The Wiesn is a traditional festival, but does not lose touch with the times, said Wiesn boss Clemens Baumgärtner (CSU) about the new game. Still, he encouraged players to make their way to the real festival, pointing out there were not the same risks of catching Covid-19 as in previous pandemic years.

READ ALSO: No reason to fear rise in infections at Munich’s Oktoberfest, say experts

How environmentally friendly is the Wiesn?

The innkeepers have an ambitious goal: the large festival tents are to become climate-neutral within five years, if possible even by 2026. Now the innkeepers are measuring their carbon dioxide consumption to reduce their CO2 footprint. 

For a long time, green electricity has been used at the festival, beer mug flushing water for toilets has been recycled and waste has been reduced. A round table on the topic of sustainability met for the first time in June with representatives of the city and farmers, showmen, market traders and innkeepers.

After a debate on whether the Wiesn would only be possible with organic products or at least an organic quota, the Paulaner festival tent now offers only organic chicken on a trial basis.

There is to be at least one vegan dish in every tent, as well as more vegetarian dishes. Kuffler’s wine tent also wants to measure food waste, and apply the findings to next year’s festival.

The main entrance to Oktoberfest in Munich.

The main entrance to Oktoberfest in Munich in 2022. Photo: picture alliance/dpa | Sven Hoppe

Why does the Oktoberfest take place in September?

Munich celebrated its first Oktoberfest in 1810 in the middle of October to mark the wedding of Crown Prince Ludwig – later King Ludwig I – and Princess Therese of Saxony-Hildburghausen. The highlight of the five-day celebrations was a horse race on October 17th – by then the Oktoberfest is long over. It now begins a month earlier and ends on the first weekend in October or on October 3rd. 

The festival was already brought forward in the 19th century – supposedly because of the weather, which is often warm and relatively stable in September.

Where else are there Oktoberfest festivals?

All over the world. According to estimates, there were more than 2,000 imitators before the pandemic, many which are again setting up their beer tents this year. The most important and largest are in Blumenau in Brazil, Cincinnati in the US and Qingdao in China.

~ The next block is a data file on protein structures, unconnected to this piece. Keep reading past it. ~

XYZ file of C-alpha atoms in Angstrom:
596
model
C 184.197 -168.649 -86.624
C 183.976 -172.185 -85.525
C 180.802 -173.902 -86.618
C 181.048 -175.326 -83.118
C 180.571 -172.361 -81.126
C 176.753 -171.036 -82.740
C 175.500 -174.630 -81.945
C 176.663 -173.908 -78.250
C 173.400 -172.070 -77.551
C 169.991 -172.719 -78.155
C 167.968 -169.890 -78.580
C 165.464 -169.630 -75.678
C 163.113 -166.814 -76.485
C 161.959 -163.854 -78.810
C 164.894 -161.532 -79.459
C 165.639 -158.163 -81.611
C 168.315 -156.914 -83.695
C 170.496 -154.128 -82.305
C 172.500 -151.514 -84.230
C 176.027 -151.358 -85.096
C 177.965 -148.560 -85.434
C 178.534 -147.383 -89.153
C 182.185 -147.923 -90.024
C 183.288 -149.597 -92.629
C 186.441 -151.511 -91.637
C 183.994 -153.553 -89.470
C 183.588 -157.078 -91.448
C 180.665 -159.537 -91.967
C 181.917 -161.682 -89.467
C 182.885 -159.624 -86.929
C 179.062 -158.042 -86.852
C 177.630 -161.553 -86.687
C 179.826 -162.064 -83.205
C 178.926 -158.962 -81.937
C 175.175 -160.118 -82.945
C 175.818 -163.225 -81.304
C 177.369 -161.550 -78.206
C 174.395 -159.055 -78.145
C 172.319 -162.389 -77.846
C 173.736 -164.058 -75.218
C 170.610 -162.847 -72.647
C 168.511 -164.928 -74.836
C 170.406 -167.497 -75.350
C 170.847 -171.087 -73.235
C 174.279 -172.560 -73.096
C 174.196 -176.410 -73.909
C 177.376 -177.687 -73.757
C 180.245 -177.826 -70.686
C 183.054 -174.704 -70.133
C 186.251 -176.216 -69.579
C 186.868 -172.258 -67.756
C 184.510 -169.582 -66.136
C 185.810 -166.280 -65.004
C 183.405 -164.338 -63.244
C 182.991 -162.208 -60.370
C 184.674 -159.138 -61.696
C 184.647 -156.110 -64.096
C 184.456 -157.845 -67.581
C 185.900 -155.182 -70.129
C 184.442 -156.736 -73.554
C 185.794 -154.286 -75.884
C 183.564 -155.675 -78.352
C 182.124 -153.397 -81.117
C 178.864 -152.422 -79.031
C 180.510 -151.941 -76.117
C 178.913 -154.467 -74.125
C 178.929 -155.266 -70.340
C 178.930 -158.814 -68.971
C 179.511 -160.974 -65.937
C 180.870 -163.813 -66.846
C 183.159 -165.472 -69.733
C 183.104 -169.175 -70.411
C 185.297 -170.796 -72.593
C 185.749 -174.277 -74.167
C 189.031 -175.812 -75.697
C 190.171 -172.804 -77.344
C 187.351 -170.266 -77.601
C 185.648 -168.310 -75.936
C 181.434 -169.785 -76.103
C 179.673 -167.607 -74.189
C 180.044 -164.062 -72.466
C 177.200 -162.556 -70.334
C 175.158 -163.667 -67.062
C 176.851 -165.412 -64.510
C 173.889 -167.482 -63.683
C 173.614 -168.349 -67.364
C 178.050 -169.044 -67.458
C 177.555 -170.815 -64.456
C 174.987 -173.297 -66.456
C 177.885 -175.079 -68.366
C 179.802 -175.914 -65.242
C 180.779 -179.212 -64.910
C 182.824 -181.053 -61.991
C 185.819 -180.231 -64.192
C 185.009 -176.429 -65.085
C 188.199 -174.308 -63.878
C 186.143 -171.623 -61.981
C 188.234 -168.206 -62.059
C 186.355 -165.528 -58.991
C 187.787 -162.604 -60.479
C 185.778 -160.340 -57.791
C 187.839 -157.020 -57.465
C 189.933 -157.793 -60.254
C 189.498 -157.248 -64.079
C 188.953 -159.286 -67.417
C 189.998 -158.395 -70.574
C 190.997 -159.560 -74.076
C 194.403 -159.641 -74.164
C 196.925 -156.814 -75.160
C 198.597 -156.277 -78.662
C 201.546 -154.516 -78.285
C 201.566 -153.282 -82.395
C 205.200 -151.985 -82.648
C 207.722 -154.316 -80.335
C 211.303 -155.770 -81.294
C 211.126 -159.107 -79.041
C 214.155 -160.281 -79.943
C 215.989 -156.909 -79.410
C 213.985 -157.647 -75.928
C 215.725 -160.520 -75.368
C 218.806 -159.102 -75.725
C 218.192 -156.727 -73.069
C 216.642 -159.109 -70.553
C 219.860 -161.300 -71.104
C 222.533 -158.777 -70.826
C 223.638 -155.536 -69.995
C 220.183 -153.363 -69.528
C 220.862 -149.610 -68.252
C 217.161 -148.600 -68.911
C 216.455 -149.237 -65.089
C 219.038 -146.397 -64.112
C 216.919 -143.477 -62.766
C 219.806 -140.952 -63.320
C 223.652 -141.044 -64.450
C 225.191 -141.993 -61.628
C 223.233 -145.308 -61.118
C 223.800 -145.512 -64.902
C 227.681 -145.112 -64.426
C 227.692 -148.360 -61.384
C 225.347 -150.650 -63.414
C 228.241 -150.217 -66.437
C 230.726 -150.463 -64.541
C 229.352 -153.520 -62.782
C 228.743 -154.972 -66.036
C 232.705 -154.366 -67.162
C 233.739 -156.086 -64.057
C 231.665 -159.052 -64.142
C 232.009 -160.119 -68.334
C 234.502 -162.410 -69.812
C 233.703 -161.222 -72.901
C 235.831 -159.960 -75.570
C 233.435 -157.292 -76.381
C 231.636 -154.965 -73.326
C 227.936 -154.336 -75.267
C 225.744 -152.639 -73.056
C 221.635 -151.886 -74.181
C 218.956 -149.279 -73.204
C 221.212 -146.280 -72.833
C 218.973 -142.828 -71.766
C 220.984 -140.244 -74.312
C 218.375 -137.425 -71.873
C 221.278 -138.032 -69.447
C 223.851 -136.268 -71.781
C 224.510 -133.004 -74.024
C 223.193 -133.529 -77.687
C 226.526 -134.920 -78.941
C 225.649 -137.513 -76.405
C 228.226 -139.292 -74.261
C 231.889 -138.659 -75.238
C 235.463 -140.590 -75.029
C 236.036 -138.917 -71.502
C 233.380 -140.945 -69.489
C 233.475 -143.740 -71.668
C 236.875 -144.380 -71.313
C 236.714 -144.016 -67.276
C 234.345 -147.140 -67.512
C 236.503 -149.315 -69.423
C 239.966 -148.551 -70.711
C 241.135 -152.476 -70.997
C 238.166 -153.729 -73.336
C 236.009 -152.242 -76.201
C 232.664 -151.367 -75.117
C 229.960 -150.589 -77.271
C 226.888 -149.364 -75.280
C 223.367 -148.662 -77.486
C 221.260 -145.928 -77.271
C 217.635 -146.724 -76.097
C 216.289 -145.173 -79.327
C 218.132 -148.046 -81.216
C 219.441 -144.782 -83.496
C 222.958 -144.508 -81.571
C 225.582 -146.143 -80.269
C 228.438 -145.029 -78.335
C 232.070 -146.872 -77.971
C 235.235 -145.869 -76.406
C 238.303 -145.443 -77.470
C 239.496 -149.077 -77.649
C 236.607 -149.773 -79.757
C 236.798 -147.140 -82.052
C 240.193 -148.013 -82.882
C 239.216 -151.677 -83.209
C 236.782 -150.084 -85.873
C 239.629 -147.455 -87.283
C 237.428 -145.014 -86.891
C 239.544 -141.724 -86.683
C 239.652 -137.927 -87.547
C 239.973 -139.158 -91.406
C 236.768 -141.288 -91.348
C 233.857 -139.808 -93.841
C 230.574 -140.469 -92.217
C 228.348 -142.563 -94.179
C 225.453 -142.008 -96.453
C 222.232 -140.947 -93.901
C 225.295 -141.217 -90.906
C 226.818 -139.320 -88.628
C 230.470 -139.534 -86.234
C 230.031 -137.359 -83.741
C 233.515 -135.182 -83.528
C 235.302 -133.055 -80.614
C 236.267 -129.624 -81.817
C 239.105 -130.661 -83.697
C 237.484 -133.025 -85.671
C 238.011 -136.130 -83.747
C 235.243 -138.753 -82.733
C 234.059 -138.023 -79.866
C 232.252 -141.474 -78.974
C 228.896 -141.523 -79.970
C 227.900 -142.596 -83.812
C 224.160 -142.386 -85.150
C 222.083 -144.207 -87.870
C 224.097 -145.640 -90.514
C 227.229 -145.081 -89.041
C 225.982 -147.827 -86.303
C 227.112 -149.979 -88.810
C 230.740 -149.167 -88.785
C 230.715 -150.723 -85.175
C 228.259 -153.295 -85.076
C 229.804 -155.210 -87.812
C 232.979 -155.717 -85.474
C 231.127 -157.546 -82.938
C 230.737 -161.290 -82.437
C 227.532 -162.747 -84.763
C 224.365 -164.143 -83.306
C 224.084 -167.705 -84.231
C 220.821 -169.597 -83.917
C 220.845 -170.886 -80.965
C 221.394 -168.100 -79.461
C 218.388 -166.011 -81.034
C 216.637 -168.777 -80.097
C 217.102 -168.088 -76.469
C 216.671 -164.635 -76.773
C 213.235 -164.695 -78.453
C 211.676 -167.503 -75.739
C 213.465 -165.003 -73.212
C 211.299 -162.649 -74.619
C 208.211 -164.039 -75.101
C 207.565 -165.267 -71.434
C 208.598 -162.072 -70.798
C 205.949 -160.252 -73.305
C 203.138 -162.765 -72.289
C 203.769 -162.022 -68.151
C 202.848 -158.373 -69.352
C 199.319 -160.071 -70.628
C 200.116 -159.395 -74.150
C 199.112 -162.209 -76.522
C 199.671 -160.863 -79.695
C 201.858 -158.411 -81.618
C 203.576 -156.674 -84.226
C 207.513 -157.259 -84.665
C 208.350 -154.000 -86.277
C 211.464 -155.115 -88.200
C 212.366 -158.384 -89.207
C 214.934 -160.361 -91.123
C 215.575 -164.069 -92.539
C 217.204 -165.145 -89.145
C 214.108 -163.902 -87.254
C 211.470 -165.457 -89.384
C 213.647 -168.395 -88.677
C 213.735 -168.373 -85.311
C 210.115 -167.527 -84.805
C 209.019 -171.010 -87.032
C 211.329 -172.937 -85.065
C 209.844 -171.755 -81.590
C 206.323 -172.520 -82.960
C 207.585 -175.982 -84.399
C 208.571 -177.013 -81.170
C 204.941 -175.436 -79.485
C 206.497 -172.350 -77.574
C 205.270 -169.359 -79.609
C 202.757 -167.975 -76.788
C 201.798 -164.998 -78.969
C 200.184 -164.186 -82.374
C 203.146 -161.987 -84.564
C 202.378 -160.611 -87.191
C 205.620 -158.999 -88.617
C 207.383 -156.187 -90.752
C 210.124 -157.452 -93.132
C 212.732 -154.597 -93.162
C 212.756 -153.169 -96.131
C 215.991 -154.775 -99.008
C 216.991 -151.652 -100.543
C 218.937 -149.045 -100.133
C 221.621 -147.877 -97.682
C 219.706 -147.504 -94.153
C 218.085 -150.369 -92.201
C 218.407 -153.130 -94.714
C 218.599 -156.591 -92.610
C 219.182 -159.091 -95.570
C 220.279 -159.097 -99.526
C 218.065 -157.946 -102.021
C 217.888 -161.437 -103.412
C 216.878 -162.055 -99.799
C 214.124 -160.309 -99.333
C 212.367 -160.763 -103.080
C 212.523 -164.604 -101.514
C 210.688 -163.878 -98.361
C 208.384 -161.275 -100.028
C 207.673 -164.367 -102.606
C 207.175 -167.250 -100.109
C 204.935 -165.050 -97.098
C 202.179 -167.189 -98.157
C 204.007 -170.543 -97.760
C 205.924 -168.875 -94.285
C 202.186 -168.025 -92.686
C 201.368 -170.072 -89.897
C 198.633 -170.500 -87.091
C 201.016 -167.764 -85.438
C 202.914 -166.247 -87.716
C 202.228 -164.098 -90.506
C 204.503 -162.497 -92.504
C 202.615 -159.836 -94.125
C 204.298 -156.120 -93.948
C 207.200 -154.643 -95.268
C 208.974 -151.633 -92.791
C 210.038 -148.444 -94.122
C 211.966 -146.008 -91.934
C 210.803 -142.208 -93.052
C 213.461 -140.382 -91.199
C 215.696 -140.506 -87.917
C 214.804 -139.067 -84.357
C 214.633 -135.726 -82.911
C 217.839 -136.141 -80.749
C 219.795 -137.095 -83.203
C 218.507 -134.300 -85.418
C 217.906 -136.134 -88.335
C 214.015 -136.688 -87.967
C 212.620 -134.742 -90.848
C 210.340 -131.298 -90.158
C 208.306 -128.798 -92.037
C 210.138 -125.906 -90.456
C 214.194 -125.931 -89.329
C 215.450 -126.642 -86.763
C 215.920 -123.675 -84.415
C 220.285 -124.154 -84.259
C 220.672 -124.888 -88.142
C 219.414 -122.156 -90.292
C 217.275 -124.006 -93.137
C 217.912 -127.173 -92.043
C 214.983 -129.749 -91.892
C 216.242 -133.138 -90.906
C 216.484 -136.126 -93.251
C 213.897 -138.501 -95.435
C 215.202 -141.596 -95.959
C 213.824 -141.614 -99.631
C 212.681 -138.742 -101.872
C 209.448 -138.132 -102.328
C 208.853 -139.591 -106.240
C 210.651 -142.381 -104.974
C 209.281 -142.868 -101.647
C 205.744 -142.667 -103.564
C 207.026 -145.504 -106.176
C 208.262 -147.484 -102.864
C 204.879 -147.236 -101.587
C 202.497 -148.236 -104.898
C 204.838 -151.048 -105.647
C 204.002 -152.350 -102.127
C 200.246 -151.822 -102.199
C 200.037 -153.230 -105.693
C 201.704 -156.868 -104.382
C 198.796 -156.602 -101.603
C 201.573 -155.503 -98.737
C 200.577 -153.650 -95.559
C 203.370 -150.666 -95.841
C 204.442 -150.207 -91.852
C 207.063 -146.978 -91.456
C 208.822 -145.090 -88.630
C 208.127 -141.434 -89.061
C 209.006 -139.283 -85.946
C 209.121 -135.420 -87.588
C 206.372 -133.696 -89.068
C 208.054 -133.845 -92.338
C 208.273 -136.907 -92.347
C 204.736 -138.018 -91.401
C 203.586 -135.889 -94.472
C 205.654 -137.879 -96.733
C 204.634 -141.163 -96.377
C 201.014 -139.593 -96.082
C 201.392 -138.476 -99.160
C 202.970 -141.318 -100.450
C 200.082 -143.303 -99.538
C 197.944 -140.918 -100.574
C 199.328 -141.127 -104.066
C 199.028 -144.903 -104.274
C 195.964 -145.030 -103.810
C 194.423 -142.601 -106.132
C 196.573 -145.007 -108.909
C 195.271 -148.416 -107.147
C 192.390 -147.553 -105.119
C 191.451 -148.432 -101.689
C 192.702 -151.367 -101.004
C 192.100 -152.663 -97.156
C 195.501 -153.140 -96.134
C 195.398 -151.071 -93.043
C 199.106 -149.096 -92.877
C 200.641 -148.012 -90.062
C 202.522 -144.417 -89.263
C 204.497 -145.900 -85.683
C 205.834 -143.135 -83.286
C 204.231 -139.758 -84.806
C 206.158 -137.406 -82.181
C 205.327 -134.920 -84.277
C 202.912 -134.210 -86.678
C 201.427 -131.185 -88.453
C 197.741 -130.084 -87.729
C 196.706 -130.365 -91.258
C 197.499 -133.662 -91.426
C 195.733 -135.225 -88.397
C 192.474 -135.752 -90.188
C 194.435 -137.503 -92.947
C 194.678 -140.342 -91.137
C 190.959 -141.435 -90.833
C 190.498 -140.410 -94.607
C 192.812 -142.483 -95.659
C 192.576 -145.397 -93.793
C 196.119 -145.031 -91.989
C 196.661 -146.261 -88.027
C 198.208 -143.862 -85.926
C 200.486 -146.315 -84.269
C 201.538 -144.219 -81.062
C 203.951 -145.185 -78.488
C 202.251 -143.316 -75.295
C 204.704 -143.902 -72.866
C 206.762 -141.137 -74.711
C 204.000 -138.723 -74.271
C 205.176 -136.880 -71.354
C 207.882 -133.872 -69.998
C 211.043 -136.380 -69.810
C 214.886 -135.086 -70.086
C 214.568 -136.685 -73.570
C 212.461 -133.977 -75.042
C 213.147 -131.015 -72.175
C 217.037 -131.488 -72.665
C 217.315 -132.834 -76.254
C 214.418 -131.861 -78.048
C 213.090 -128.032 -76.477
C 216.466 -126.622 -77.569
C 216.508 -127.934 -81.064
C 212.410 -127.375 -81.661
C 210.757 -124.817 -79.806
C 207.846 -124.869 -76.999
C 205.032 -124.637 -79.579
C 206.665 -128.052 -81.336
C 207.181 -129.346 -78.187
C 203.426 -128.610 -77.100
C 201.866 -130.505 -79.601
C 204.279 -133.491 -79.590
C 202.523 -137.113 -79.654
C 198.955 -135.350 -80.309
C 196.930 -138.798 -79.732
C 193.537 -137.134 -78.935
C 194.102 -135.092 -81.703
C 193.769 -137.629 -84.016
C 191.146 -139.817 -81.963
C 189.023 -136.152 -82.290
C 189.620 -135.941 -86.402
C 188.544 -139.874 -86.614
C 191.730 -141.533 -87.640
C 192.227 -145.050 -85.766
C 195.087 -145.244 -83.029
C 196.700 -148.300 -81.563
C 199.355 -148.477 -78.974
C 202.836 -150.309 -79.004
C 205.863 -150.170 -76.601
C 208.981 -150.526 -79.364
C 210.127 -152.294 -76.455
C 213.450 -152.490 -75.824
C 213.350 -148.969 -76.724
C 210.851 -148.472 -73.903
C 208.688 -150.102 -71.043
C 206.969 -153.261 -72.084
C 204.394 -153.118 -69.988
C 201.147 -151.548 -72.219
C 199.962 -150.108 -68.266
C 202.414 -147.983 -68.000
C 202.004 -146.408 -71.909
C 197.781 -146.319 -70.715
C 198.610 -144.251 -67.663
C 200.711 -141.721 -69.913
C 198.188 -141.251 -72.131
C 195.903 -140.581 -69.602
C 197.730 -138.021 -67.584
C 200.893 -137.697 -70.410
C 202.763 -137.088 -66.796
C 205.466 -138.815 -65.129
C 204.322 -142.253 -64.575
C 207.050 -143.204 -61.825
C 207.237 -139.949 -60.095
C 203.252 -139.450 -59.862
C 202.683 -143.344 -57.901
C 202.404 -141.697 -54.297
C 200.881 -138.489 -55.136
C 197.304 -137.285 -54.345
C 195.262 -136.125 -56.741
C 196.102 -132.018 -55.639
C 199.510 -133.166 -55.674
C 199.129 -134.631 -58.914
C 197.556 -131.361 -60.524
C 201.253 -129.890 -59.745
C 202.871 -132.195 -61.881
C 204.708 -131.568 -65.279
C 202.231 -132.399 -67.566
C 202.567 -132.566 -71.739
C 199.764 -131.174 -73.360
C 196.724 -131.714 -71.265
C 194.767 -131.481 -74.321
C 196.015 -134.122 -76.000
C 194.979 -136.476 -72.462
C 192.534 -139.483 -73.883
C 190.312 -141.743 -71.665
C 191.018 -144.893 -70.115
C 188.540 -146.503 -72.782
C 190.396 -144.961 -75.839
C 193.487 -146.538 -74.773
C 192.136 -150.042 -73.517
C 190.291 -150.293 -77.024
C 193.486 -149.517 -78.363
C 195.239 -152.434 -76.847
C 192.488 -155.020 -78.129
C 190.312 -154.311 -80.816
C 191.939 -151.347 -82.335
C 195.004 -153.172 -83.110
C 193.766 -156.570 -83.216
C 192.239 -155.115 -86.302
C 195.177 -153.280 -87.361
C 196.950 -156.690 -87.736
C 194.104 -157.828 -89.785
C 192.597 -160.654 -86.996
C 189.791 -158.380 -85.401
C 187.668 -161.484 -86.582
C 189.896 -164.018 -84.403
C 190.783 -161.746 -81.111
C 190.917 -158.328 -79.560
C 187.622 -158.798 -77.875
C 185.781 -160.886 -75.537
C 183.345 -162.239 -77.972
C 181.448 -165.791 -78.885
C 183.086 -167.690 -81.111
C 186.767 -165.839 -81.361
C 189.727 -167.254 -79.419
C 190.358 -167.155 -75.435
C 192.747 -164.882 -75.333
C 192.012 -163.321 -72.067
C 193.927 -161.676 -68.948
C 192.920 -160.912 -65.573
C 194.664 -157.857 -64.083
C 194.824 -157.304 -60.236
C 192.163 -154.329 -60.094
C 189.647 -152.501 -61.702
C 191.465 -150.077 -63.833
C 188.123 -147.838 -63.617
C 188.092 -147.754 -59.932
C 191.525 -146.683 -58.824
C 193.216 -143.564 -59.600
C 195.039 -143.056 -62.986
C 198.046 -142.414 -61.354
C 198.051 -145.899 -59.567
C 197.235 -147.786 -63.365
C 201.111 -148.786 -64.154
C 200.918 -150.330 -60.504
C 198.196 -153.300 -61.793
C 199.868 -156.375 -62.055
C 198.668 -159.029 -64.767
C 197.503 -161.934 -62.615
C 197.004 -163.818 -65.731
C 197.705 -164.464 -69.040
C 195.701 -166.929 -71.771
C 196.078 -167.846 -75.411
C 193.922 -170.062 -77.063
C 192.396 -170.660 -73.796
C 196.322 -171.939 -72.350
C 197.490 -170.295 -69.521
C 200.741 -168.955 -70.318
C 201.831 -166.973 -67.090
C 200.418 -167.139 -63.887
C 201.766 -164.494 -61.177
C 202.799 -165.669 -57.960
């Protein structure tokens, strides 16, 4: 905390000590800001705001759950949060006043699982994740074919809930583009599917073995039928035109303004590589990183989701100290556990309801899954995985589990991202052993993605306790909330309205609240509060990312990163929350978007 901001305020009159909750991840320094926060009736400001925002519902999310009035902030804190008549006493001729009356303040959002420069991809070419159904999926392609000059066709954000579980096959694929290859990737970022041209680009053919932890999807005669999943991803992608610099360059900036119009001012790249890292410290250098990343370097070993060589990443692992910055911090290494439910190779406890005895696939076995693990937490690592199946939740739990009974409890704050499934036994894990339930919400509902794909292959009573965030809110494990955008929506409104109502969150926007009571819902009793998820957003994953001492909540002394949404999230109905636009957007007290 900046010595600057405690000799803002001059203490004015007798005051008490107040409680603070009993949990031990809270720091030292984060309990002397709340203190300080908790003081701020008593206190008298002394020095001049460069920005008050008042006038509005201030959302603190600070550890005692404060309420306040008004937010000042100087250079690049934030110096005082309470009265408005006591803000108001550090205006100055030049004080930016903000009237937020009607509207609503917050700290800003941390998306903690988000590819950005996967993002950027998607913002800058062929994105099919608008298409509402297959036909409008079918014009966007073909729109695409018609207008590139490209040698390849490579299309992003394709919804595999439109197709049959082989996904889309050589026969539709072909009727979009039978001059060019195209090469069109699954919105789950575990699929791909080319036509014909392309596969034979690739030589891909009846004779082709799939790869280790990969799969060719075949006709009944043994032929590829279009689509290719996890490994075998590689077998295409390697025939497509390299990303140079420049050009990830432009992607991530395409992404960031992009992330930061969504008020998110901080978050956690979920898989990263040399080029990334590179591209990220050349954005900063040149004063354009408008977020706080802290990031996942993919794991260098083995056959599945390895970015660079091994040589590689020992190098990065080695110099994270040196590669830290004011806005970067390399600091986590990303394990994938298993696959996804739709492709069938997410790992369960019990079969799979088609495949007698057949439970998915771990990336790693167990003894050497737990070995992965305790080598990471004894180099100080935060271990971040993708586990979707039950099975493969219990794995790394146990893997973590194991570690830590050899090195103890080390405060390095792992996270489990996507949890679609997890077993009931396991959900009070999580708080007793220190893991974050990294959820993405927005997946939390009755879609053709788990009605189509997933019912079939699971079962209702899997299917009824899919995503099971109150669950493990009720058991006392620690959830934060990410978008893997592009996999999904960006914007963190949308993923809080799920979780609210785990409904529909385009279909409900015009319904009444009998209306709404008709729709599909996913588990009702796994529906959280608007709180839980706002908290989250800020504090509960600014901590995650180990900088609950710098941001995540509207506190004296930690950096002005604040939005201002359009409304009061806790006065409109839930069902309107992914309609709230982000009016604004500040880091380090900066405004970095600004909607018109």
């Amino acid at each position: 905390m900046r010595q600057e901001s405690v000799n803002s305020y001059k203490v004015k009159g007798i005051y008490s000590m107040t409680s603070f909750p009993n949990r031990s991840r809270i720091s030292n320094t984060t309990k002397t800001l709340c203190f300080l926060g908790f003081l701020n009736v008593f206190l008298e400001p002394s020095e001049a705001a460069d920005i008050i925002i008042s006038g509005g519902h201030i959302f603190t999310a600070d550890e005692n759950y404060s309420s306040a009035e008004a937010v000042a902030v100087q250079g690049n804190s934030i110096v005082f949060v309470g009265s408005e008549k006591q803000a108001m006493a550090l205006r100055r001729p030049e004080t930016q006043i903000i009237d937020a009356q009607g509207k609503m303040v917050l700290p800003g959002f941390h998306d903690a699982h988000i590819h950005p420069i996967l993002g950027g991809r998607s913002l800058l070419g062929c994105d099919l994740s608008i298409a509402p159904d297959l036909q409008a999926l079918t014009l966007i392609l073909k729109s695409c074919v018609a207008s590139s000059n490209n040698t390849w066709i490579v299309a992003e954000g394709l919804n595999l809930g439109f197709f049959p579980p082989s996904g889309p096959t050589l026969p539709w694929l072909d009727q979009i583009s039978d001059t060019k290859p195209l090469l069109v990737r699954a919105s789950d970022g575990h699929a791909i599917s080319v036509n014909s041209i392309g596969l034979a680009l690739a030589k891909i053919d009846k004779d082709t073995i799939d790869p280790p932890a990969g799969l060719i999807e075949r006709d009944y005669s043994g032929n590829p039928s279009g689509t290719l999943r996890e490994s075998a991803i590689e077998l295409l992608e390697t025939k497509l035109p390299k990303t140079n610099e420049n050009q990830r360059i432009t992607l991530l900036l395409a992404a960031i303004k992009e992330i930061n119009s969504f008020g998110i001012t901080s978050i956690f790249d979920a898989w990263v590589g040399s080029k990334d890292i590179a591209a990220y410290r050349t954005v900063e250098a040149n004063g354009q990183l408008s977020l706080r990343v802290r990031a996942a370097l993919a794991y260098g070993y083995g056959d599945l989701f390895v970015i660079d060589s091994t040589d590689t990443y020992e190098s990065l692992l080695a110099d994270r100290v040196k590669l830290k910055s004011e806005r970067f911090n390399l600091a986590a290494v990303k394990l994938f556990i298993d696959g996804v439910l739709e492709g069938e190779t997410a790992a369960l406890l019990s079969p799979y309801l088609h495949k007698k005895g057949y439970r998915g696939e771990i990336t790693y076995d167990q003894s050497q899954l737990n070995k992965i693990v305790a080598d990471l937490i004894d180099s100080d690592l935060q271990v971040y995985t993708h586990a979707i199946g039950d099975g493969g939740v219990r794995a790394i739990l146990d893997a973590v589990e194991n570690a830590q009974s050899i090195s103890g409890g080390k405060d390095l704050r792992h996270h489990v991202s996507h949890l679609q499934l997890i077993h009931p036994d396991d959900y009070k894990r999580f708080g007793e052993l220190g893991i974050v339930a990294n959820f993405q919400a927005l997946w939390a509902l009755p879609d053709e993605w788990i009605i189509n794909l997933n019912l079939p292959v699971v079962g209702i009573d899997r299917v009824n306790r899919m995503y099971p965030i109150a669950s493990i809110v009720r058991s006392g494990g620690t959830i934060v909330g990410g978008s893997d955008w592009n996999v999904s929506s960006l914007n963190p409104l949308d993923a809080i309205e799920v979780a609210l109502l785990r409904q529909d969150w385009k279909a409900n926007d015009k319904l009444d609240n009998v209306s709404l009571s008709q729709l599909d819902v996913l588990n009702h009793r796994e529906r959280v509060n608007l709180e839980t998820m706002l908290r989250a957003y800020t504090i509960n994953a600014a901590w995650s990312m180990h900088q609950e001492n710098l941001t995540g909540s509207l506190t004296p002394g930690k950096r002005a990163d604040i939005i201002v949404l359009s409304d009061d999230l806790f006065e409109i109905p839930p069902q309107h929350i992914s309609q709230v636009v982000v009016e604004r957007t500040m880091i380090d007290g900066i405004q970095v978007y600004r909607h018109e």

Many German cities are also celebrating Munich-style: including Frankfurt, Hanover, the Rhineland and Leipzig. Berlin even has several celebrations in the style of the real deal.

Stuttgart, however, seems to remain largely Oktoberfest-free – it has its own festival around the same time, the Cannstatter Volksfest. 

READ ALSO: Forget Oktoberfest. Here’s why you should visit Cannstatter Volksfest instead

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For members


10 unmissable events in Germany this September

From wine tastings to a world-famous sporting event, there's no shortage of events to keep you busy in Germany throughout September.

10 unmissable events in Germany this September

August 25th to September 10th: Herbstvolkfest, Nuremberg

The second largest folk festival in Bavaria (after Oktoberfest) is a great event for families.

Among the attractions at the Autumn Folk Festival are the Petersburg Sled Ride, the Hollywood Family Scooter and exhilarating rides such as the Wild Mouse XXL and the Roll Over with pyrotechnic effects.

The programme includes a Samba show, a Punch and Judy theatre, a vintage car parade, and the Night of a Thousand Lights – a huge fireworks display above the Dozen Pond.

For jobseekers, there’s a very unique apprentice speed-dating event in the Ferris wheel, where major employers from the region try to fill their apprenticeship positions.

August 30th to September 8th: Rheingauer Weinmarkt, Frankfurt am Main

The annual Rheingau Wine Market will take place on the Freßgass, an upmarket shopping street in the city centre of Frankfurt, this year – returning to its usual format after two alternative versions.

Over the years, the festival, which showcases exquisite regional wines, has transformed from a hidden gem into one of the most beloved events in Frankfurt, attracting up to 250,000 visitors.

READ ALSO: 9 of the best day trips from Frankfurt with the €49 ticket

More than 600 wines can be tasted at the stands of around 30 participating winemakers this year and numerous food stalls from the Freßgass district offer visitors a traditional and international snack selection. 

September 8th to 17th: Dippemess im Herbst, Frankfurt am Main

The Dippemess is one of the largest and oldest folk festivals in the region, known for its lively atmosphere, traditional rides, games and food stalls.

The fairground features a wide range of attractions and rides for visitors of all ages, from traditional carousels and a Ferris wheel to modern thrill rides, games, arcades, and sideshows.

September 9th and 10th: Tag des offenen Denkmals, Cologne